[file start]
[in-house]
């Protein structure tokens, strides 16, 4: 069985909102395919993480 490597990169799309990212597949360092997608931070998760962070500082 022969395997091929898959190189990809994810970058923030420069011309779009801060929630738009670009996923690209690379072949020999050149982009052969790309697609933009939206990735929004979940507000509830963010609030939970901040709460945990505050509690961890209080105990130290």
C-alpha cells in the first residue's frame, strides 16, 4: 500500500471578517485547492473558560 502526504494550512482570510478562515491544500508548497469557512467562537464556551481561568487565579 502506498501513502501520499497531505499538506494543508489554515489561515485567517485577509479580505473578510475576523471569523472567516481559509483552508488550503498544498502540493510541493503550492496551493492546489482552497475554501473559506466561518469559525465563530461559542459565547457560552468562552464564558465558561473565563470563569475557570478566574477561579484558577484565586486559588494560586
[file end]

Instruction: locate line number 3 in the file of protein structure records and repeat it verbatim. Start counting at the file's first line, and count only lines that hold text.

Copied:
C-alpha cells in the first residue's frame, strides 16, 4: 500500500471578517485547492473558560 502526504494550512482570510478562515491544500508548497469557512467562537464556551481561568487565579 502506498501513502501520499497531505499538506494543508489554515489561515485567517485577509479580505473578510475576523471569523472567516481559509483552508488550503498544498502540493510541493503550492496551493492546489482552497475554501473559506466561518469559525465563530461559542459565547457560552468562552464564558465558561473565563470563569475557570478566574477561579484558577484565586486559588494560586